Queensland: Fraser Island

Fraser island is probably on every “must see” list for Australia. This island is famously known for being an island of sand where people 4WD along crazy pathways cut through forests and literally drive on the beach chasing the tides. Now I cannot drive manual and barely like driving in general so I booked a tour. My hostel showed me one they liked and had me book direct with them. For $350 I got a pick up from Noosa, 2 days driving around the island, meals, accommodation in a small cabin, and a tour guide to manage these “roads”. Sign me up.

There’s a bunch you can do on Fraser Island but my 2 day trip covered the most classic things to see. 3 days would have been great, 1 day definitely not enough time. You spend 2 hours easily just driving across the island trying to get to these places. There are literally no roads, only sand pathways through forests and the ones you make along the beach.

This island is removed, I took a bus from Brisbane to Noosa to spend a couple days closer but from there it is still an hour to Rainbow beach. Then a 20 minute drive to the ferry to take you across to the island. Once you land it is bumpy driving forever. Our driver had the tides written on his window so he could understand if he should take the beach road or the horrible inland road. The tide was up so we bailed inland on the types of roads a roller coast ride at theme parks only try and simulate.

Lake Mckenzie

How white and fine sand is is based on their silica percentage. For example Whitehaven is 98% or something ridiculous. Lake McKenzie is 95%. This sand is good for your skin, jewelry, and the water good for your hair. Besides this it is just stunning. Traveling Australia with closed boarders means instead of finding these places crazy packed you find them completely empty. Me and 2 other couples had this lake entirely to ourselves.

Wanggoolba Creek

Our tour guide tells us this creek used to be restricted to only the local women of the island. Love a good #nomenallowed spot. The serene area was used for birthing and blessing of children. The creek drifts by silently and the water is so clear that honestly we thought the bottom was top. The trees block almost all the bright hot sun from creeping down and the air is light and refreshing on this hot summer day. In the silence you can feel the generations of people who used to turn to this place for comfort.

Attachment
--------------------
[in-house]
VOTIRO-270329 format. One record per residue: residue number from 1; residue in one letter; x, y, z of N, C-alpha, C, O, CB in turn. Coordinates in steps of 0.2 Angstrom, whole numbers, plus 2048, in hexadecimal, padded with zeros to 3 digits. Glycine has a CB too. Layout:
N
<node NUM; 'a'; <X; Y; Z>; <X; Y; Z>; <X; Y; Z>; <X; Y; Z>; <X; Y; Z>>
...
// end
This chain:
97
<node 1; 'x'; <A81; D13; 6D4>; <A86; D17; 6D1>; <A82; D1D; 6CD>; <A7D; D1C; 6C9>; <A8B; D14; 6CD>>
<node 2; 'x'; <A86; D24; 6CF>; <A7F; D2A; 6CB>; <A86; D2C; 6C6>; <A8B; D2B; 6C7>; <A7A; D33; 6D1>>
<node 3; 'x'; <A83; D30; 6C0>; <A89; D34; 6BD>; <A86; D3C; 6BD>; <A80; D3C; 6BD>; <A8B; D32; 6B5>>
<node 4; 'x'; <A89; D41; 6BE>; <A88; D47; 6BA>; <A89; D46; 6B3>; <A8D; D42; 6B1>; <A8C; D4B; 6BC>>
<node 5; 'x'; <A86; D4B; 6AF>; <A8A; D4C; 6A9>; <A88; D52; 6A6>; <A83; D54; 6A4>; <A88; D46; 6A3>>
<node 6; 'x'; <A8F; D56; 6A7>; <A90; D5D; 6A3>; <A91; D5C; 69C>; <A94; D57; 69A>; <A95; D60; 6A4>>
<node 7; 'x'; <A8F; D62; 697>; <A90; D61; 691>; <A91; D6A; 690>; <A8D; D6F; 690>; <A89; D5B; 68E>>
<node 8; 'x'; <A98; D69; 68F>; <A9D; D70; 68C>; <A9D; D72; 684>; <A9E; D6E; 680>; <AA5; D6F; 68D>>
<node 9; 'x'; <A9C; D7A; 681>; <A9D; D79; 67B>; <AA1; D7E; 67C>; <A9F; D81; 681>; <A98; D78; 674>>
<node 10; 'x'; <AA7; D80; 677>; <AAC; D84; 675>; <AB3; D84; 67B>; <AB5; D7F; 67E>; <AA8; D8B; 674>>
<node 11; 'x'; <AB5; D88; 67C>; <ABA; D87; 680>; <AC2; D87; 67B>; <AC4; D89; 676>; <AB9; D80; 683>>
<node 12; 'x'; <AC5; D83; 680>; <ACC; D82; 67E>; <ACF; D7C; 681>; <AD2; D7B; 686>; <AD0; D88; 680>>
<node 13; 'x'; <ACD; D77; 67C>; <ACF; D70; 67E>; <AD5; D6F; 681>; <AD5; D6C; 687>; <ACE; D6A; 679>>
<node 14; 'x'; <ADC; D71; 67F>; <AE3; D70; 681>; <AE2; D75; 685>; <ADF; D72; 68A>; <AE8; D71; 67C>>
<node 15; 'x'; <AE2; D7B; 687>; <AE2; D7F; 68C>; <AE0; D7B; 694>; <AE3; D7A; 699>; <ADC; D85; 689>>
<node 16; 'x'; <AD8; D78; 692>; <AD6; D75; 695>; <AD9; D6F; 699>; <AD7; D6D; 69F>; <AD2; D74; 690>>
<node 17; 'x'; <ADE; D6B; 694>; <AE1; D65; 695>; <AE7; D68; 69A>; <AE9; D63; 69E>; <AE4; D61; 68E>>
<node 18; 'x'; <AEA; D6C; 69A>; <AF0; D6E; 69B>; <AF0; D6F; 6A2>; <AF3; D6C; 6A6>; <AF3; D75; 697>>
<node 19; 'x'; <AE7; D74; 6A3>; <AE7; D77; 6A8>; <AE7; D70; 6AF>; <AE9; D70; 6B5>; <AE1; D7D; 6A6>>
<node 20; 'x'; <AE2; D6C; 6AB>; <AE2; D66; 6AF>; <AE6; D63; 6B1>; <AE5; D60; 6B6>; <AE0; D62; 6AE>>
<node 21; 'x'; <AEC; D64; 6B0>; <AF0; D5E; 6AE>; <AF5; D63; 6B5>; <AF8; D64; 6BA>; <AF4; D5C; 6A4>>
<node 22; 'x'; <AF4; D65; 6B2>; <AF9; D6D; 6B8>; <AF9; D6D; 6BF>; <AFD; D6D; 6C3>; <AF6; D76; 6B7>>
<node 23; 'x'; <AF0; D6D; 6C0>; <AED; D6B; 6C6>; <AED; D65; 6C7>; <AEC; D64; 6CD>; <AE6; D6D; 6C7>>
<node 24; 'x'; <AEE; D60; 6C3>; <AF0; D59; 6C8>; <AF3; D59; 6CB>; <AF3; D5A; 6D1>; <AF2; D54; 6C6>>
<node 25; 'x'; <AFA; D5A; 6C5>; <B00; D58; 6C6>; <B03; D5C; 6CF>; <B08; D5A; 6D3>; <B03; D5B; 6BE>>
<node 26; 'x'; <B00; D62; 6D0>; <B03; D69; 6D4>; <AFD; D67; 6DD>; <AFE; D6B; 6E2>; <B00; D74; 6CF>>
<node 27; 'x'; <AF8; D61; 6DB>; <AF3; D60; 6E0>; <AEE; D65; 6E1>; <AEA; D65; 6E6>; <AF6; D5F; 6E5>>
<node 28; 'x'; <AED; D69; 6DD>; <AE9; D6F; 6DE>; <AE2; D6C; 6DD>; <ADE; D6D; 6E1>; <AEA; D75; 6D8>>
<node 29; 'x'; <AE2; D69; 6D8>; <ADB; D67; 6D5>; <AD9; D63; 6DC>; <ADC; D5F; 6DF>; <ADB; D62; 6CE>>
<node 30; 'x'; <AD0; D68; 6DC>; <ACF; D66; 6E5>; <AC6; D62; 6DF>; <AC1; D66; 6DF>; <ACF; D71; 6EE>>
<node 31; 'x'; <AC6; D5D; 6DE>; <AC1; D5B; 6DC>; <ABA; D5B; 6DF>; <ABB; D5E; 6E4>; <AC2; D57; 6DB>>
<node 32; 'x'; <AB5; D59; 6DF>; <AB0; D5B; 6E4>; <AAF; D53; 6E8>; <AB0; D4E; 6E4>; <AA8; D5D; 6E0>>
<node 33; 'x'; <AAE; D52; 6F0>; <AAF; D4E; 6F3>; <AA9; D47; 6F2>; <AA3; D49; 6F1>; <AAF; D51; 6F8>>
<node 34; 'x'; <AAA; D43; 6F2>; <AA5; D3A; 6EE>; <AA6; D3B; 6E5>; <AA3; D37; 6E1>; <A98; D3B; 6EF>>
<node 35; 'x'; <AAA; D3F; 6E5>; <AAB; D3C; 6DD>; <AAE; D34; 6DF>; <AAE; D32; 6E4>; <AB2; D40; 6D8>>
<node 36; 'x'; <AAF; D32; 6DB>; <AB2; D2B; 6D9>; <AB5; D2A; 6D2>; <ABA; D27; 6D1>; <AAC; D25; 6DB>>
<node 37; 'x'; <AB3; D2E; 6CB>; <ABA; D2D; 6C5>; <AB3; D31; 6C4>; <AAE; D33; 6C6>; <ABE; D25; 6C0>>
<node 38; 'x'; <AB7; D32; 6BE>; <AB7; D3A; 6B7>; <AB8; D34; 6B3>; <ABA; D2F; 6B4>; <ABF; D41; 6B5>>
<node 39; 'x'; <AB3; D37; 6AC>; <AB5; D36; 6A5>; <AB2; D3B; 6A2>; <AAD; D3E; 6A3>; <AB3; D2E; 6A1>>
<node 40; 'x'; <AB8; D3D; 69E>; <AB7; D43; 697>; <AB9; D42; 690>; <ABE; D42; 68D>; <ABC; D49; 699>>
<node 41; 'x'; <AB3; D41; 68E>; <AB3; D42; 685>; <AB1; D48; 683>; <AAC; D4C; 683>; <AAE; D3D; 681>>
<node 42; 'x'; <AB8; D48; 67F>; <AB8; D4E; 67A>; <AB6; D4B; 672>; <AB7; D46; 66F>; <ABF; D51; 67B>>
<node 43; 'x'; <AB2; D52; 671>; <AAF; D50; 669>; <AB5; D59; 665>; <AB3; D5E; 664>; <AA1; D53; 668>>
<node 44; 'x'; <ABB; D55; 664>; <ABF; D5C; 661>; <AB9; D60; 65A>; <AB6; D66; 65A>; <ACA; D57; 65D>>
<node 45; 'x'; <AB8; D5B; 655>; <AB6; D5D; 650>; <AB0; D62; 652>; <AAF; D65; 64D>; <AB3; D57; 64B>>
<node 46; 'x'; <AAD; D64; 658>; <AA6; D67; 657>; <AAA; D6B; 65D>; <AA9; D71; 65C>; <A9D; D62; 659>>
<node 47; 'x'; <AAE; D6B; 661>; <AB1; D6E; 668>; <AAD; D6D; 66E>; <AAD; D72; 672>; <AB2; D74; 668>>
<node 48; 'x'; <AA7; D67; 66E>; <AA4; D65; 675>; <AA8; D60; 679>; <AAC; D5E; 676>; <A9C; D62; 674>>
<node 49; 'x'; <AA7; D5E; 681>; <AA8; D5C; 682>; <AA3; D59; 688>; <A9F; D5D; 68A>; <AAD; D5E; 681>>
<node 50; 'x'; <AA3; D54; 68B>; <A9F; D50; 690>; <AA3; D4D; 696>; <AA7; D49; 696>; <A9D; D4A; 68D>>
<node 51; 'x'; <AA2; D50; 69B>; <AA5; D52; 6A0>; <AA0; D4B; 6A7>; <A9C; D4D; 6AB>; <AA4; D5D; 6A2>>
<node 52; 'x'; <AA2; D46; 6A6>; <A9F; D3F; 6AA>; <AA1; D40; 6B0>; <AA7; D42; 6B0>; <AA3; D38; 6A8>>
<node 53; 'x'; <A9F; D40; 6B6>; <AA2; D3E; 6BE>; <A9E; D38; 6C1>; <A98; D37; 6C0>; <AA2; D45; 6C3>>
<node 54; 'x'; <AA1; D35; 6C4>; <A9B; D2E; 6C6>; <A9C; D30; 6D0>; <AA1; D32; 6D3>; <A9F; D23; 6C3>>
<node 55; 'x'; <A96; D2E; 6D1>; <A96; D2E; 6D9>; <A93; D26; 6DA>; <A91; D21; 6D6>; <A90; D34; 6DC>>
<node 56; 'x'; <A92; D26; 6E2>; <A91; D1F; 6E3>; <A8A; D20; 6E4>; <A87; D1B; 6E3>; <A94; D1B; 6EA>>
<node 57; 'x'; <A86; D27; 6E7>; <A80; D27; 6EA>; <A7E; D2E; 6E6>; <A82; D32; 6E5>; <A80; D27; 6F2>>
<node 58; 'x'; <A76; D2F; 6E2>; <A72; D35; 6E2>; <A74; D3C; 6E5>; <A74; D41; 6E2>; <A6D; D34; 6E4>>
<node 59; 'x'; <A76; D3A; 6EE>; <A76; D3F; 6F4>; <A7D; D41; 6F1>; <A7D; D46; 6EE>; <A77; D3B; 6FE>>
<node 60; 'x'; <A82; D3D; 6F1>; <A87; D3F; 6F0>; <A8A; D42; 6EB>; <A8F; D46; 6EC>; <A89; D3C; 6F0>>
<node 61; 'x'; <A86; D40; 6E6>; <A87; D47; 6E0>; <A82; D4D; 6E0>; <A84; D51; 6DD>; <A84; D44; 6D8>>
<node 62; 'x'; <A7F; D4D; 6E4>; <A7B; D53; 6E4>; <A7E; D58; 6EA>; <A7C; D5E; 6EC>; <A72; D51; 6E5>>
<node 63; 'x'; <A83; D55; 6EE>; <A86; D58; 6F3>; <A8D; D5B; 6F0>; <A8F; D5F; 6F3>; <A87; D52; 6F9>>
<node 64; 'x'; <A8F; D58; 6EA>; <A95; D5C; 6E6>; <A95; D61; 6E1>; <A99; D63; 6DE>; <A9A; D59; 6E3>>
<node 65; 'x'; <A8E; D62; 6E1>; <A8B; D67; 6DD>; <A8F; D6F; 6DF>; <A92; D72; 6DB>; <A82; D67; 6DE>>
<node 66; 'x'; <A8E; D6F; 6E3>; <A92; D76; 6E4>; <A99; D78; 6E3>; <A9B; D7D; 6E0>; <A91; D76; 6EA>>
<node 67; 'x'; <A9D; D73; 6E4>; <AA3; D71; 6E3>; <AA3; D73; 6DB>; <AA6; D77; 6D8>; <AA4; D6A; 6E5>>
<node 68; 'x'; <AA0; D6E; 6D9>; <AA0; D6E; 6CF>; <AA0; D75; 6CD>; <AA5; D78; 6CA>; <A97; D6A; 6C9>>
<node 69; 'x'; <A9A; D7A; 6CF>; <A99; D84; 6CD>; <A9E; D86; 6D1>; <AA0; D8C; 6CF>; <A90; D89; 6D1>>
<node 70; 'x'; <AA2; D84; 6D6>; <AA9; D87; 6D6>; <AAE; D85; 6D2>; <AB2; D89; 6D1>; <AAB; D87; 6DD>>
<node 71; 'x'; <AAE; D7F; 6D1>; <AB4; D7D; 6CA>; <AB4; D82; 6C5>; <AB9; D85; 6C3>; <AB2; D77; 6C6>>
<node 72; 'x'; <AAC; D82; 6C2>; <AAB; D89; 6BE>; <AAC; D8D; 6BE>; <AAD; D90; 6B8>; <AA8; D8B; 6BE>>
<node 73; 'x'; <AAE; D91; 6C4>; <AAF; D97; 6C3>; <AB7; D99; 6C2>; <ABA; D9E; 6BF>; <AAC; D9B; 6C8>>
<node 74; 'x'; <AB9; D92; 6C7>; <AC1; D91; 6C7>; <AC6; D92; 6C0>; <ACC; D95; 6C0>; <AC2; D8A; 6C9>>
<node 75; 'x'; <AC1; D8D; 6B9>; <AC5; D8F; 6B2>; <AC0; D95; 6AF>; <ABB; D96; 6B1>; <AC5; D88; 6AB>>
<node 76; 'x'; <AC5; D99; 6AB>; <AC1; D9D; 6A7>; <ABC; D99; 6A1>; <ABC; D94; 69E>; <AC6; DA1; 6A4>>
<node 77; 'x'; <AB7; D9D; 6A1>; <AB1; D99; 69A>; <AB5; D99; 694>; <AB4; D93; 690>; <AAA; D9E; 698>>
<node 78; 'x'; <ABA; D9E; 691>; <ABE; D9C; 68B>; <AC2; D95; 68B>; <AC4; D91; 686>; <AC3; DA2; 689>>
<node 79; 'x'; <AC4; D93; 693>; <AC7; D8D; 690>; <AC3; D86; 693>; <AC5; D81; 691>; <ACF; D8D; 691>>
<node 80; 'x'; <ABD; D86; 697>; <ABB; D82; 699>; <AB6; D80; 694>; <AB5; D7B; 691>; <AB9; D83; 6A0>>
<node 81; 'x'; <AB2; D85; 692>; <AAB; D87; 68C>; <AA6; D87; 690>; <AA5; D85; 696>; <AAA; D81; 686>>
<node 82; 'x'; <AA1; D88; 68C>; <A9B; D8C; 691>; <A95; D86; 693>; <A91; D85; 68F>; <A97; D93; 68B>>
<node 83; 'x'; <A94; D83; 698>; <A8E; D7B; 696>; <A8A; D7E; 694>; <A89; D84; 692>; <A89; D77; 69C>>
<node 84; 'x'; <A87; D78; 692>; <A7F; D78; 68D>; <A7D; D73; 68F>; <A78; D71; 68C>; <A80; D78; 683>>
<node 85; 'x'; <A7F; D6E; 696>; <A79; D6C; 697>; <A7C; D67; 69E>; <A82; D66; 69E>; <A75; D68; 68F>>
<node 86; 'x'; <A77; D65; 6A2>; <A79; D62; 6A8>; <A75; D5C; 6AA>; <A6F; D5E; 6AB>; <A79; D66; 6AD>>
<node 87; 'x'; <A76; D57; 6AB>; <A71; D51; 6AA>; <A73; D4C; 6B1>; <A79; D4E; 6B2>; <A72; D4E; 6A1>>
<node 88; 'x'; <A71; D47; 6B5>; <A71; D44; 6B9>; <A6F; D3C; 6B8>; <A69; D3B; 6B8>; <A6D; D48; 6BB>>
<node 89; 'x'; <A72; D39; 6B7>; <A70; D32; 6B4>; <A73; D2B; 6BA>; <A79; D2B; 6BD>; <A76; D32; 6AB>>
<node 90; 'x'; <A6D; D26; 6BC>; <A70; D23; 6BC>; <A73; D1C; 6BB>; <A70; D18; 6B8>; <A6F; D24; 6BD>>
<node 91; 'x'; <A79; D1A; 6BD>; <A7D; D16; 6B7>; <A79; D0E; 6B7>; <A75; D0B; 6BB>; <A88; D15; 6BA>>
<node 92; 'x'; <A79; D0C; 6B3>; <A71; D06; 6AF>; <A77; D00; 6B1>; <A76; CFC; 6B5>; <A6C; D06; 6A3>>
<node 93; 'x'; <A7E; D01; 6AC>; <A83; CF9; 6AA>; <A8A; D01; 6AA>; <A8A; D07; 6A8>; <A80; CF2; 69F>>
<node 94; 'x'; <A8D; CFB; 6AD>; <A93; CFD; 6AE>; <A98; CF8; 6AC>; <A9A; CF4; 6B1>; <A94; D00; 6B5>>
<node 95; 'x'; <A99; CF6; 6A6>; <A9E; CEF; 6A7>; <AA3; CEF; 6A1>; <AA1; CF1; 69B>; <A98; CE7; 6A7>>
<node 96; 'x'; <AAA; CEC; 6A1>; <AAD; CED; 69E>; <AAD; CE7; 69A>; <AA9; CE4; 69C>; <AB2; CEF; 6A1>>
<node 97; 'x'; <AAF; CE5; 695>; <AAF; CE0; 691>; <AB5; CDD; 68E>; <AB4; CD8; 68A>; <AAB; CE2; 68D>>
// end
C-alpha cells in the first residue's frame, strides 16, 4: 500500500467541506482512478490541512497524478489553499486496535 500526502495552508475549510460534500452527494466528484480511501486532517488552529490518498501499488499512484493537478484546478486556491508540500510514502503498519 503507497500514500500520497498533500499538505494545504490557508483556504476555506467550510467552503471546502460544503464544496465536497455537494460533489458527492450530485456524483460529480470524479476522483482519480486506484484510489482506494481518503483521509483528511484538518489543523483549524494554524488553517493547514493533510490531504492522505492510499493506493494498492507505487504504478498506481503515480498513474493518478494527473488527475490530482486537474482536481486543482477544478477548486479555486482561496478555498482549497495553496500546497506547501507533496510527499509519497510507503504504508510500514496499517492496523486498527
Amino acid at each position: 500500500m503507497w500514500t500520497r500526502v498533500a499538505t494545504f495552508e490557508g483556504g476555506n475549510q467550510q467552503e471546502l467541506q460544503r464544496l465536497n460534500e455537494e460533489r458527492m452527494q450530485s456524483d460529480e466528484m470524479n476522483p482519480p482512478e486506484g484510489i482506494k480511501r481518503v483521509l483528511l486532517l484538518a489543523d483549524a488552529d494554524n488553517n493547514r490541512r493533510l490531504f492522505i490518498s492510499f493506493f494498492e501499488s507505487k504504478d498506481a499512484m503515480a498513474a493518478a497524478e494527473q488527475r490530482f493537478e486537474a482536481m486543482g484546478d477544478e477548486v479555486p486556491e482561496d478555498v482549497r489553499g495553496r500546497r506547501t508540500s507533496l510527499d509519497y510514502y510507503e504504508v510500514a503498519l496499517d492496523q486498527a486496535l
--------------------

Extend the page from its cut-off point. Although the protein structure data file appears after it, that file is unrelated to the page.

Eli Creek

Driving down the beach highway there is a little creek that trails out from the forest and meets the ocean. If you park there and walk down the boardwalk you can start about half a k up the creek and float down. The water is barely to your knees and if you go with a smart tour like I did they provide the floaties. We grabbed one and sat down to let the little stream take us to the ocean. While floating it started raining, let me tell you, there is not much more peaceful than floating through a forested creek listening to the warm rain fall on you.

Maheno Shipwreck

This ship served in a couple wars, was used to house and treat soldiers, and eventually was sold to the Japanese for scrap metal. When they were towing it a storm took it and it landed here. They tried to remove it for a while but then gave up. Apparently it still had food and booze on it so the locals partied on it for months. Today it sits here rotting but looking pretty dope.

Lake Wabby

Imagine you start in the ocean, you head through the forest covered so thick with trees you can see nothing else and loose the sound of the crashing waves. You climb, descend, and then climb more. Eventually you break through and see sand everywhere. The ocean sparkles in the distance and trees line this massive desert. Only because you were told where to go you head inland and, once climbing a peak, see a small lake tucked between the trees and the dunes. Down in this oasis are fish, the ones people pay to have eat their dead skin in spas and a family of catfish patrolling the drop off.

A sea of sand

Fraser Island is probably the most unique and diverse place I have been to. From the hikes through dense forests to the different bodies of water I was surprised and wildly in love. As you drive through the island you go through different regions that have different ecosystems basically because of their elevation, wind, sunlight, etc. All of this is compounded on the fact that the entire island is sand not earth. I went for the island but stayed for the trees.

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